So this weeks D&D game blew chunks. There’s loads of reasons why, and I want to get some of them down now in the interests of making things better for the future. Overall, I’m still loving My Favourite Game, and really look forward to our weekly sessions. I’m still jonesin’ to get back behind the screen, and I’ve never been so busy with world building. So for a session to fall flat is a real heartbreaker. Here’s what happened.
So DJK is running Scepter Tower of Spellguard while I take a break from DMing duties for a bit. I think it’s fair to say that DMing is not his strongest attribute, where he really shines is as a player. He gets great mileage out of that as he can run bad guys really, really well. Now we stumble into an encounter that looks pretty straightforward. There’s an evil cleric, and he’s on his own, and the terrain isn’t exactly arduous. So we know he’s a solo, and they are worth about 5 normal monsters. Time to pile on the pain. For the first couple of rounds, everything goes swimmingly. I get to use my new encounter power, happy days. Then things go a little sour. Essentially, for about 15 rounds nobody rolled higher than a 10 to hit. Nobody. Every bit of damage we’d managed up to that point got undone by the bad guys regeneration. It took ages to figure out he was actually a vampire. This is where all DMs need to listen up, you have to advertise the abilities of your monsters so that the players know how to play the encounter. That doesn’t mean slapping the statblock down and just becoming a referee, it means subtle clues and slow reveals so that the nature of the threat becomes apparent through it’s actions. Had we known, our tactics might have changed. That wouldn’t have helped our lousy rolling, but it might have turned frustration into a challenge.
I should also point out that we had no dailies and limited action points. There’s a lot of commentary about the 15 minute adventuring day and how 4e tries to obviate that. To be honest, I’m still seeing no real reason (outside of the story demands) for parties to not take an extended rest whenever they can. We certainly took some punishment for not being fully loaded for bear. We also have two strikers in the party. They couldn’t hit for toffee. The vampires AC was 24 (I think) which is a big ask for a 3rd level Ranger to hit. Even our Sorcerer who targets Reflex was struggling. That lest our cleric to keep the Warlord and the Swordmage up and fighting for as long as possible. However, then the vampire rolled to dominate. Dominate is absolutely brutal. It targets Will, which is usually the low defence. If successful (and it was) you not only lose the a PC for a time, it becomes part of the enemy’s arsenal too. So with every dominate the ratio shifts from 5 against 1 to 4 against 2, which is a big swing. The vampire must have dominated every member of the party at one point or another. even shaking off the dominate leaves you dazed, and that’s another killer condition right there.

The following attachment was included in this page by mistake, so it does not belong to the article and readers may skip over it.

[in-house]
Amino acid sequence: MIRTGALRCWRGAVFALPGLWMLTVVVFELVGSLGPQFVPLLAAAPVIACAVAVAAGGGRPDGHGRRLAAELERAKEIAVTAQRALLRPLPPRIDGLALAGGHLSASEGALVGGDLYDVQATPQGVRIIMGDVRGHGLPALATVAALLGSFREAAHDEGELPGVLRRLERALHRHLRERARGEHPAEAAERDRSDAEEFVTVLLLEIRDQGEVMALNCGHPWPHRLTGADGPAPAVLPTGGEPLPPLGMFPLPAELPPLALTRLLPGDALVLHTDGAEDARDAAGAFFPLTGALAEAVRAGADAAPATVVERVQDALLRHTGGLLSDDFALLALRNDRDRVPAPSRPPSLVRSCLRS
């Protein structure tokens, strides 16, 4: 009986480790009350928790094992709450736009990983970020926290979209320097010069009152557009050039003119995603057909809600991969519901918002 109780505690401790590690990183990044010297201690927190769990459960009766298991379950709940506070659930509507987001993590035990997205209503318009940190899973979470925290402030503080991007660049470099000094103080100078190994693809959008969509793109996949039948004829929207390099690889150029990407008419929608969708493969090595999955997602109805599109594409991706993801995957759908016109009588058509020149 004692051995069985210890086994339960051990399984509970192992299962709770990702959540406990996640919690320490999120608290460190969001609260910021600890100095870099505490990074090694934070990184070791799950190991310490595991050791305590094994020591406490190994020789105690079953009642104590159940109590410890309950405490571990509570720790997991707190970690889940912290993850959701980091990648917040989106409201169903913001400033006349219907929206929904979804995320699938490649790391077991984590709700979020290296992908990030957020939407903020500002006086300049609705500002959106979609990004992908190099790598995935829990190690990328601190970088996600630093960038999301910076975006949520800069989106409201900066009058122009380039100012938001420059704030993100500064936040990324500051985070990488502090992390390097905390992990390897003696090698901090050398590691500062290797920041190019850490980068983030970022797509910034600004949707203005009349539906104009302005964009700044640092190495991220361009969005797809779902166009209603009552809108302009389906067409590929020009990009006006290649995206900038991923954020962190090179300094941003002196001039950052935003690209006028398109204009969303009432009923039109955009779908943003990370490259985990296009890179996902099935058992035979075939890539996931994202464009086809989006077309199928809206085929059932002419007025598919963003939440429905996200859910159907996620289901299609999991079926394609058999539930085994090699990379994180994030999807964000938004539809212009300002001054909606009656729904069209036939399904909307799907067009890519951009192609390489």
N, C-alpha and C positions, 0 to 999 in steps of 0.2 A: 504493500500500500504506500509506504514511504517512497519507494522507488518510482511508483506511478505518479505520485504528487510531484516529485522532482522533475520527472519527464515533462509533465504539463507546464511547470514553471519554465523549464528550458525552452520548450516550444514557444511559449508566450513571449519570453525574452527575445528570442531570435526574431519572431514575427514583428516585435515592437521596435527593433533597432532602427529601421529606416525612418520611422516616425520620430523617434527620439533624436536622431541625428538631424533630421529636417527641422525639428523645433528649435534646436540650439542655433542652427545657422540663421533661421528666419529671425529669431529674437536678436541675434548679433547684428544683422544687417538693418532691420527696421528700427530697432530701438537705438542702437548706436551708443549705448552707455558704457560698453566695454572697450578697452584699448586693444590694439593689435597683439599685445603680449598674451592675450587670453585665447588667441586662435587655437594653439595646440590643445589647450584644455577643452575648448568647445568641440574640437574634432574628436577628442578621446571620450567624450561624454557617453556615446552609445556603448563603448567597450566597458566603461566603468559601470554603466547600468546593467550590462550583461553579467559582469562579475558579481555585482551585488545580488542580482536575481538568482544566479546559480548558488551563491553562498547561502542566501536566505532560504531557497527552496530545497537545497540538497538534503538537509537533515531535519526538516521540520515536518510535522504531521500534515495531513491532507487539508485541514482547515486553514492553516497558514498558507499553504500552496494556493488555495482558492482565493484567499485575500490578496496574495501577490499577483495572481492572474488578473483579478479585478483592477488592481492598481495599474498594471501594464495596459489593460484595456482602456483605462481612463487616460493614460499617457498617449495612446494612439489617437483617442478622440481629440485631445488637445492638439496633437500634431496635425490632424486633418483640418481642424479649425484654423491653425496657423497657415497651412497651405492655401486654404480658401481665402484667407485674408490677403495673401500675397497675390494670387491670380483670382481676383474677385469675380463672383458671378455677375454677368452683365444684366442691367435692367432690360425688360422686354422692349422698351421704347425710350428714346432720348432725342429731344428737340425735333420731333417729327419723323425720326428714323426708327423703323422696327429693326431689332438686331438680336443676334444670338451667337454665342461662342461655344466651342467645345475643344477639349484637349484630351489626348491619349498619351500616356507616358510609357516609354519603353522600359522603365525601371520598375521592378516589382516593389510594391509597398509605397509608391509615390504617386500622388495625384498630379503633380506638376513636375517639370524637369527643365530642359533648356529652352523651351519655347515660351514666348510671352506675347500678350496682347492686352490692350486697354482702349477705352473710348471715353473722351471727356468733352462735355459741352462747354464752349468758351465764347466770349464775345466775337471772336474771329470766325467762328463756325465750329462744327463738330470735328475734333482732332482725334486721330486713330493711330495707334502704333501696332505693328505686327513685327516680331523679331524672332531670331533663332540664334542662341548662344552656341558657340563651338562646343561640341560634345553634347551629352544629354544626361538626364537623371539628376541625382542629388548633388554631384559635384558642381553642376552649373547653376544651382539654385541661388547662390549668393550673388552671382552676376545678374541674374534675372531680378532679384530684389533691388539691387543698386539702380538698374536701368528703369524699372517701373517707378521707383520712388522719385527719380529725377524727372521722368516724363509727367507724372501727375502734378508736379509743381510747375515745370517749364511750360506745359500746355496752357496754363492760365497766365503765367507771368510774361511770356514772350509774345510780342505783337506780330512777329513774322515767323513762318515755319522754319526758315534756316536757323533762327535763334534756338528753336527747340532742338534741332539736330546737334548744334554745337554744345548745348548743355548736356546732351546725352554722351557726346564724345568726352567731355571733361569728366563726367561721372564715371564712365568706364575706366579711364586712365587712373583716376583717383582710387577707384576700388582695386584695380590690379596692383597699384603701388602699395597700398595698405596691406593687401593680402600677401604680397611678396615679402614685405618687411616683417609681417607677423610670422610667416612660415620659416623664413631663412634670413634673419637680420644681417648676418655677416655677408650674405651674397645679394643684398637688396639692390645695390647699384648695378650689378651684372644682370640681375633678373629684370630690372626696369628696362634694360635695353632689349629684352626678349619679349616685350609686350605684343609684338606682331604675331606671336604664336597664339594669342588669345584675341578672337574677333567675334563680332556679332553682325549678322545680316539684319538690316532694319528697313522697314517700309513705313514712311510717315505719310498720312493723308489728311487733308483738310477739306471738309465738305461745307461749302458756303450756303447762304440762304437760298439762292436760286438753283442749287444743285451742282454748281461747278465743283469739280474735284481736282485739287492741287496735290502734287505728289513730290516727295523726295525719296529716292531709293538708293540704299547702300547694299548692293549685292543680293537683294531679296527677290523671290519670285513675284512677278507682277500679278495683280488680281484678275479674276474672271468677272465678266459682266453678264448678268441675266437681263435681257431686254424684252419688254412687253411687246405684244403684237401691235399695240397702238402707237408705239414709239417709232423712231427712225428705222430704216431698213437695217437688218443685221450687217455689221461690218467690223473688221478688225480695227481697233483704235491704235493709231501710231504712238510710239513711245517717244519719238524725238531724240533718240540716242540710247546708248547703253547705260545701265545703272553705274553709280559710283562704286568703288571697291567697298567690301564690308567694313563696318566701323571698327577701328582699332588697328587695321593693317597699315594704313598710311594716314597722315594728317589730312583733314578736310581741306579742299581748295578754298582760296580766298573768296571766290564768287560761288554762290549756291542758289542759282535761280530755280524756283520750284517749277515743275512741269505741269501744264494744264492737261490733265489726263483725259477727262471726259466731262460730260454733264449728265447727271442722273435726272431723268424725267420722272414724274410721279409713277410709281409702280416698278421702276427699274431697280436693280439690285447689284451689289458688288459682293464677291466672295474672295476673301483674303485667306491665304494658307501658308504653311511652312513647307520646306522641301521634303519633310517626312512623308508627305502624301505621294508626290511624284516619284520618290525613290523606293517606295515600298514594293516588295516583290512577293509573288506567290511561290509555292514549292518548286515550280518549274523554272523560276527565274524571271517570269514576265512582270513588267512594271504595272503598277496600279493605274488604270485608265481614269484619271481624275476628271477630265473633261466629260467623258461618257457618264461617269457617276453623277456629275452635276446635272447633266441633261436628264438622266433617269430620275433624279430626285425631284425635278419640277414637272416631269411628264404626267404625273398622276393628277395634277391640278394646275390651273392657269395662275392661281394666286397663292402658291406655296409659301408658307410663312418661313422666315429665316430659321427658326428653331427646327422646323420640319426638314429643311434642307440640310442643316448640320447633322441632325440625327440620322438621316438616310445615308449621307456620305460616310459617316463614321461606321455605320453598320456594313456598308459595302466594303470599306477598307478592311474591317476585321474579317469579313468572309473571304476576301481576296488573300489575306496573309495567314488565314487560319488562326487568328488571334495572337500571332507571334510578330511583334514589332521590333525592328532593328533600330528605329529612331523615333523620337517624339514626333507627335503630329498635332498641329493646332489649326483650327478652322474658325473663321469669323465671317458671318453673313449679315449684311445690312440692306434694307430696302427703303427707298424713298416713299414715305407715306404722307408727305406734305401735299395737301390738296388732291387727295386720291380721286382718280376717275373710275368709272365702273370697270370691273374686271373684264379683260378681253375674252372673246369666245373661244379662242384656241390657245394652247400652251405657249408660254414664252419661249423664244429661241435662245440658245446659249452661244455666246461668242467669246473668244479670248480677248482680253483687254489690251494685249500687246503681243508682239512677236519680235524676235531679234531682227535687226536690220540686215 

We simply had no options if we didn’t want to just run. We had to pound the thing, and do it faster than it could regenerate, or get hits back from it’s zone, or suck hits out of us. the numbers didn’t stack up. DJK revealed at the end that the vamp had nearly 300 hp. That can’t be right. A level 6 human cleric vampire solo with a hundred hp more than a level 11 vampire lord? Nah.
Skip to the end and DJK had to start pulling his punches to avoid a TPK. We’re wise to that and to be honest I’d rather go down swinging than walk out with an empty victory. In fairness to DJK, he then started playing for keeps. Our Warlord and Cleric went down hard, stayed down and actually got to minus bloodied. Game over. At this point the three remaining PCs started heading for the door, but finally the law of averages came back online and our two strikers earned their keep with a couple of crits, enough to put down the seemingly invincible vampire. Session ends.
Other commentators have complained about combat grind before, and this is my first real experience of it. Two and a half hours on one encounter is way too much. Lot’s of small issues contributed to it, it’s no ones personal fault at all. Lessons have been learned I hope. On the positive side, Julio and Danurai at least get to try out some new stuff from PHB II, which they are excited by.
When I get back in the DMs chair I’ll be running things differently from how I normally do it. I’m still having fun playing D&D, but now I’m getting more confident that I need to install some house rules to really make it sing.